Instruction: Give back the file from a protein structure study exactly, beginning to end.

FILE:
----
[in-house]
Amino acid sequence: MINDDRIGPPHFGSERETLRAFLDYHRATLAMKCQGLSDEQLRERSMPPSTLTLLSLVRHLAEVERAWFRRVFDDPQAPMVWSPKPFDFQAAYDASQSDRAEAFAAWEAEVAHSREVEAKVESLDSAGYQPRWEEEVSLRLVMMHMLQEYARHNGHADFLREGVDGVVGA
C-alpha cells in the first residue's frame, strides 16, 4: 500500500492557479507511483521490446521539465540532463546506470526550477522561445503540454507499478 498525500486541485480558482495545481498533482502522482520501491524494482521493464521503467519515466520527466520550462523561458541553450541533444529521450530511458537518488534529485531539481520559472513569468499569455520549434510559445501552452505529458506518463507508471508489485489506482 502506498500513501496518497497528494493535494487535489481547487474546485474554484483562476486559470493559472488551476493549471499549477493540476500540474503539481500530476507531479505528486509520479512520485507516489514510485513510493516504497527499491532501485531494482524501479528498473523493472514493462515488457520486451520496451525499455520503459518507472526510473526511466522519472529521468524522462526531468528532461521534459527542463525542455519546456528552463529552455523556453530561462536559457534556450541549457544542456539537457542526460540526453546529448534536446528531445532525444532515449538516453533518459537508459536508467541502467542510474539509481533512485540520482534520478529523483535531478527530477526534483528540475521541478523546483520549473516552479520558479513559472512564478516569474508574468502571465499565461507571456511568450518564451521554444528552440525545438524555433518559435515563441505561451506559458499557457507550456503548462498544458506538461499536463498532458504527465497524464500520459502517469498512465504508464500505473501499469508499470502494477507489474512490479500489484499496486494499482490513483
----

[in-house]
Amino acid sequence: MINDDRIGPPHFGSERETLRAFLDYHRATLAMKCQGLSDEQLRERSMPPSTLTLLSLVRHLAEVERAWFRRVFDDPQAPMVWSPKPFDFQAAYDASQSDRAEAFAAWEAEVAHSREVEAKVESLDSAGYQPRWEEEVSLRLVMMHMLQEYARHNGHADFLREGVDGVVGA
C-alpha cells in the first residue's frame, strides 16, 4: 500500500492557479507511483521490446521539465540532463546506470526550477522561445503540454507499478 498525500486541485480558482495545481498533482502522482520501491524494482521493464521503467519515466520527466520550462523561458541553450541533444529521450530511458537518488534529485531539481520559472513569468499569455520549434510559445501552452505529458506518463507508471508489485489506482 502506498500513501496518497497528494493535494487535489481547487474546485474554484483562476486559470493559472488551476493549471499549477493540476500540474503539481500530476507531479505528486509520479512520485507516489514510485513510493516504497527499491532501485531494482524501479528498473523493472514493462515488457520486451520496451525499455520503459518507472526510473526511466522519472529521468524522462526531468528532461521534459527542463525542455519546456528552463529552455523556453530561462536559457534556450541549457544542456539537457542526460540526453546529448534536446528531445532525444532515449538516453533518459537508459536508467541502467542510474539509481533512485540520482534520478529523483535531478527530477526534483528540475521541478523546483520549473516552479520558479513559472512564478516569474508574468502571465499565461507571456511568450518564451521554444528552440525545438524555433518559435515563441505561451506559458499557457507550456503548462498544458506538461499536463498532458504527465497524464500520459502517469498512465504508464500505473501499469508499470502494477507489474512490479500489484499496486494499482490513483